Florence is a true open-air museum! But if there’s one single place where this definition come true, this is the Loggia dei Lanzi, also called Loggia dell’Orcagna or Loggia della Signoria.
It is a unique example of open gallery containing sculptures of ancient art and Renaissance. It consists of large round arches that anticipate the Renaissance style. This probably inspired Filippo Brunelleschi for the construction of what is considered the first fully Renaissance Florentine building, the Hospital of the Innocents, located in Piazza della Santissima Annunziata. On the façade there are four panels with allegorical figures of the cardinal virtues, by Agnolo Gaddi.
The name Loggia della Signoria derives from its position on one side of Piazza della Signoria, next to the Uffizi Gallery. This name was used since the mid-sixteenth century, when the site was used by the Grand Duke Cosimo I to host Lanzichenecchi. The name Loggia dell’Orcagna is basically due to an incorrect attribution of the project.
The Loggia dei Lanzi was built between 1376 and 1382 by Benci di Cione and Simone di Francesco Talenti, according to a project of Jacopo Sione, to house the assemblies of the people and hold public ceremonies of the Florentine Republic.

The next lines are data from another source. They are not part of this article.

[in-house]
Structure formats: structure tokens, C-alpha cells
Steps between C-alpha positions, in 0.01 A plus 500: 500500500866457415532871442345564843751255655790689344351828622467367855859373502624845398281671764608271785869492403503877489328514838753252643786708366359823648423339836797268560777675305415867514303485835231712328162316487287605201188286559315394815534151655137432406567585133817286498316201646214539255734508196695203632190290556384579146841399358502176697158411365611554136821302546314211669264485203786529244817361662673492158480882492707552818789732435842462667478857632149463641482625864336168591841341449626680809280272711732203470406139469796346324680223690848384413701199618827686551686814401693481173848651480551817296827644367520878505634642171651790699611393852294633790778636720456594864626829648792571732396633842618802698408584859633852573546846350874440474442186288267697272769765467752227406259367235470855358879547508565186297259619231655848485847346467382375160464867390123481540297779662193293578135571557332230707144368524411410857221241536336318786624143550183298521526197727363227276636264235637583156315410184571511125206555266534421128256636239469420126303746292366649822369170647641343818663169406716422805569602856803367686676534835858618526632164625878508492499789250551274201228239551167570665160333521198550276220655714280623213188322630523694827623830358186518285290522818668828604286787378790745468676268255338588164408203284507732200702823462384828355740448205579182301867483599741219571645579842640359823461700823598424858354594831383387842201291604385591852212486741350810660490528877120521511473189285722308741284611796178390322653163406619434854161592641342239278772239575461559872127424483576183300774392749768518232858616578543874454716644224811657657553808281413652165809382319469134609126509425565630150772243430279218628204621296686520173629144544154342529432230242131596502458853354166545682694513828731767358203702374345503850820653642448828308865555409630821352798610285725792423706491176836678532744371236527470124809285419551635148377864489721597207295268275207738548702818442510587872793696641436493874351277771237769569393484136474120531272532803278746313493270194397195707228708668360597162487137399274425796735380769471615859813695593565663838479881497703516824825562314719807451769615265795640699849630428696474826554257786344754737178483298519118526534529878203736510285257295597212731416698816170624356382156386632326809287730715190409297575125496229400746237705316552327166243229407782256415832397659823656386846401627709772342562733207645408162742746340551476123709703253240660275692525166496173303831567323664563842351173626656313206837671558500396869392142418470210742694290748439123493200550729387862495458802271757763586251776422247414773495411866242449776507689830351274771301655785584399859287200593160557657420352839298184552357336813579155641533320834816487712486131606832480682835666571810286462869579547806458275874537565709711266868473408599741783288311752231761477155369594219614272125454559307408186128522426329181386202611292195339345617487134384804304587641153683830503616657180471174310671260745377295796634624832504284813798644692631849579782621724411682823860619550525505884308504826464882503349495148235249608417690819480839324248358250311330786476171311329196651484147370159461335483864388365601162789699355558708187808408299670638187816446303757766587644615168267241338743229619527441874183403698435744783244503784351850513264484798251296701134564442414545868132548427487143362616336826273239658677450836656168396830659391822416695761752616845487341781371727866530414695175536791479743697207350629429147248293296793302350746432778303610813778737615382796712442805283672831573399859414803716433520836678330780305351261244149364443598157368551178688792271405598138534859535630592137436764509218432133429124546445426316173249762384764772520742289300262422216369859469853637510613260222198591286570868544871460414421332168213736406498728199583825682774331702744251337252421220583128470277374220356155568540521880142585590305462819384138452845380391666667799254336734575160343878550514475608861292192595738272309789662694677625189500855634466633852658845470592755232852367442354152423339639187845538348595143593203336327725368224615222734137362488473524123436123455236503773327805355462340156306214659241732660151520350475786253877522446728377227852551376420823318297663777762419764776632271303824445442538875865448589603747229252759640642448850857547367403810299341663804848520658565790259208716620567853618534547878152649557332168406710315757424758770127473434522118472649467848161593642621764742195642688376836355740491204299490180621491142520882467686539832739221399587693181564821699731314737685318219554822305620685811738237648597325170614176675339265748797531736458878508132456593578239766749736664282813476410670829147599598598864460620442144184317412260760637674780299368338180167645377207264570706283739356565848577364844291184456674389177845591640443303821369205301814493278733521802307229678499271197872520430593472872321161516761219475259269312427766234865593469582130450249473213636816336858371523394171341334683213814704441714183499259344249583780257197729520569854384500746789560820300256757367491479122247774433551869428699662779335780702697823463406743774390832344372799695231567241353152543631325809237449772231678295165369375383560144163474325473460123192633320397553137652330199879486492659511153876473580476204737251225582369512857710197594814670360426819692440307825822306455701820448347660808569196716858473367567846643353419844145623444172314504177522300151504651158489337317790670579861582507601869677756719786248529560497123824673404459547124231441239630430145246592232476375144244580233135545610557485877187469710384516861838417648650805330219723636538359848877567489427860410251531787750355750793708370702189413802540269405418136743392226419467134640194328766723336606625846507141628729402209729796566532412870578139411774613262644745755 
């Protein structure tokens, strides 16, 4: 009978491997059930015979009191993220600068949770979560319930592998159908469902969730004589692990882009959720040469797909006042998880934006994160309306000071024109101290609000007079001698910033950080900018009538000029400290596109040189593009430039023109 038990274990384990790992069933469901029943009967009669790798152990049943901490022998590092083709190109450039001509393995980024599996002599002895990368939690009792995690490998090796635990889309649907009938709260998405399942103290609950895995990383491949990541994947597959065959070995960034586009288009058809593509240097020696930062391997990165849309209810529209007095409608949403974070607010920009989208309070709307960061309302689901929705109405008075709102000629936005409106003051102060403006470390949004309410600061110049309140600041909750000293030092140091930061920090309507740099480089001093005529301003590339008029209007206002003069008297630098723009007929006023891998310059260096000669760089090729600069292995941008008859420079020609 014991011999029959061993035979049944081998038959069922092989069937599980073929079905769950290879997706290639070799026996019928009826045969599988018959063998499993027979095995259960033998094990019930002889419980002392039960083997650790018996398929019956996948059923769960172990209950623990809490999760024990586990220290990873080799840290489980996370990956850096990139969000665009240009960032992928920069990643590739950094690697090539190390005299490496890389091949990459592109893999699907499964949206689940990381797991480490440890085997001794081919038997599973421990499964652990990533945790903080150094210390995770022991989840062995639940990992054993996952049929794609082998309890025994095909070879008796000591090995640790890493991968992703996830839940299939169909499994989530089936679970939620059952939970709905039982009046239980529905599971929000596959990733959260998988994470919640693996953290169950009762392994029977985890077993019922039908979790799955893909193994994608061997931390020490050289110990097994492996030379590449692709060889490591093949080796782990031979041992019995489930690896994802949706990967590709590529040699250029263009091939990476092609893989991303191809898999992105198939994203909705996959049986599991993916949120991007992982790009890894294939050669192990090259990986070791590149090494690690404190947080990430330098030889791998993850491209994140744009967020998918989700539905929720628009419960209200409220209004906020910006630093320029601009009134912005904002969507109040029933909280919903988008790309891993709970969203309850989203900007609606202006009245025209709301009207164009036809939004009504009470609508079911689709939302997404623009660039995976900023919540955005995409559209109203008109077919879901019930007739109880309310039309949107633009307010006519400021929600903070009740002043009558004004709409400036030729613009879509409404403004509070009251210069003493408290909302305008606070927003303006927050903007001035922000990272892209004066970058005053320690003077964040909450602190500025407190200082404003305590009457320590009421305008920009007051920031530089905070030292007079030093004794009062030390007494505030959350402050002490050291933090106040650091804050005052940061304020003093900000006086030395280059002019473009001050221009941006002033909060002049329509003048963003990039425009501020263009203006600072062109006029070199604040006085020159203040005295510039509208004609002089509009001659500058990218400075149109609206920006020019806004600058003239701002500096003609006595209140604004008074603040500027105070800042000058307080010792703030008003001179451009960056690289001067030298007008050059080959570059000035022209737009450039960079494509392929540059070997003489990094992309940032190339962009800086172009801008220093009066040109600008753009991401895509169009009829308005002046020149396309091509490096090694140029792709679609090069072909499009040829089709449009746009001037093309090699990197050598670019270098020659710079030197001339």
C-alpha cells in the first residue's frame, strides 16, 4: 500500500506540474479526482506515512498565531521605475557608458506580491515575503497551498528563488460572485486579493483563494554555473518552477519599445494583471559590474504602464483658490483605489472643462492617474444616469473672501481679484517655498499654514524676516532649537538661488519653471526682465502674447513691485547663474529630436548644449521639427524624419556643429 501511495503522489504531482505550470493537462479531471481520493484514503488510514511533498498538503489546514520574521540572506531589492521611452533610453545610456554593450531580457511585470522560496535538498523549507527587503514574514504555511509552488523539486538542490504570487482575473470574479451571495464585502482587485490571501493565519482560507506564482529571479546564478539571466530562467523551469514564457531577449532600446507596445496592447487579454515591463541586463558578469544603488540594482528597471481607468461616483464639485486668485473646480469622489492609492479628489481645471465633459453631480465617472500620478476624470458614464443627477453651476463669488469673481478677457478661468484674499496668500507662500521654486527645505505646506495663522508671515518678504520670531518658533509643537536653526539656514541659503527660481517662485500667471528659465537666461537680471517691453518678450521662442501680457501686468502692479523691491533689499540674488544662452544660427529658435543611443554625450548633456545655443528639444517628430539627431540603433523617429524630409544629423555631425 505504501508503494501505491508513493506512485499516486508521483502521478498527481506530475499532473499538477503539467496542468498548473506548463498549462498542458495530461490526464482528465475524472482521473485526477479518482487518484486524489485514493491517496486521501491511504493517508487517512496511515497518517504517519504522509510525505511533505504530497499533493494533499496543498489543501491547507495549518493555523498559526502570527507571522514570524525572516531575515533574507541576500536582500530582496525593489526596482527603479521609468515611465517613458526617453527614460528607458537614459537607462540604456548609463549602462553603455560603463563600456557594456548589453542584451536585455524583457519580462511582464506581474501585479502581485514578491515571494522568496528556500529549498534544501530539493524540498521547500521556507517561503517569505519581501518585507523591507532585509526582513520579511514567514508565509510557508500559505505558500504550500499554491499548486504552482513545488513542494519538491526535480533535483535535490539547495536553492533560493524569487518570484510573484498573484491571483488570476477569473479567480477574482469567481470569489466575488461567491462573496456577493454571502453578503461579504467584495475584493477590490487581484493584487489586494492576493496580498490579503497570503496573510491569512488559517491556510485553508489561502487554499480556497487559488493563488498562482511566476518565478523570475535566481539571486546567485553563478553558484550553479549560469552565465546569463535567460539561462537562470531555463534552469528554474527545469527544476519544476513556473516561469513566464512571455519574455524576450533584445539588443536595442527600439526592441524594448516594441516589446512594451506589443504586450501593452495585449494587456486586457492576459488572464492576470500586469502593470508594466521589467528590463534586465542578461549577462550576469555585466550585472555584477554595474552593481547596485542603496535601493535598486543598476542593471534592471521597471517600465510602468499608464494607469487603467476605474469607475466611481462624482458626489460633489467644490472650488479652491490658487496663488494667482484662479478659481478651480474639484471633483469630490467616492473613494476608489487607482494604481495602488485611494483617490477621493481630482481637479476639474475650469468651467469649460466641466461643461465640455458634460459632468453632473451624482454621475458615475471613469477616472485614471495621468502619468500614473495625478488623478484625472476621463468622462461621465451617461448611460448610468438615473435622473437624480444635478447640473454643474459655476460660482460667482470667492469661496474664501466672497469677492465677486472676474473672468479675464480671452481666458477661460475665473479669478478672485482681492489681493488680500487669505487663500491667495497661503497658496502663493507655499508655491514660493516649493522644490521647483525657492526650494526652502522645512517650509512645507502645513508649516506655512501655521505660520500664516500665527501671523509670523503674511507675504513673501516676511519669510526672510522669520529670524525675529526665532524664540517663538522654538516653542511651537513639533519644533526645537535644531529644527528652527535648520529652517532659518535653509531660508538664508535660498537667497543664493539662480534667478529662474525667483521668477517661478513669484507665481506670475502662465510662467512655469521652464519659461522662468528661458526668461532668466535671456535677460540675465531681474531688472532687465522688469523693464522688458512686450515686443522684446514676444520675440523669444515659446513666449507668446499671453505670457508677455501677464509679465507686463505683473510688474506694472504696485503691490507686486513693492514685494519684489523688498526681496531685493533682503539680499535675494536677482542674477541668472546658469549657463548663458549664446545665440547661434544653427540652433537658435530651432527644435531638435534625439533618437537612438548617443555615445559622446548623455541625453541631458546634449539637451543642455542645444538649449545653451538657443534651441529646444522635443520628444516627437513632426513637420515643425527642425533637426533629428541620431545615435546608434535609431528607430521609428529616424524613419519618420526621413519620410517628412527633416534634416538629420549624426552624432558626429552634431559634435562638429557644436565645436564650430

From the sixteenth century, with the creation of the Grand Duchy of Tuscany, the Loggia became an expression of the power of the Medici family and was used to accommodate some sculptural masterpieces, becoming one of the first outdoor exhibition areas around the world.
The sculptures were not positioned according to aesthetic criteria, but to affirm and represent specific political meanings. After the construction of the Uffizi Gallery, Buontalenti created a roof garden above the arches of the Loggia which became a terrace from where the Medici could observe the ceremonies in the square.
Today, the Loggia dei Lanzi is one of the most spectacular terraces of Florence, connected to the Uffizi Museum. Inside, among the numerous sculptures, we can see:
- the magnificent statue of Benvenuto Cellini, Perseus, with the head of Medusa. It was commissioned by Cosimo I de’ Medici and was completed after nine years, showing the greek hero who holds a sword in his right hand. On the other side he keeps the decapitated head of the Medusa. The marble pedestal was richly decorated by Cellini and shows four statues depicting Jupiter, Mercury, Minerva, and Danae.
- The Rape of Sabine, by Giambologna, placed inside the Loggia dei Lanzi in 1583 by the will of Francesco I de’ Medici. For the first time in the european sculptures, more subject inside the same block of marble were depicted. Designed without a dominant point of view, it can be viewed from all sides.
- Hercules and the centaur Nessus, a less-known sculpture of Giambologna. It was built in 1599 but it was exposed for the first time only in the nineteenth century.
- Patroclus and Menelaus is a marble group that dates back to Roman times. It’s a copy of a Greek statue that was originally located in front of Ponte Vecchio.
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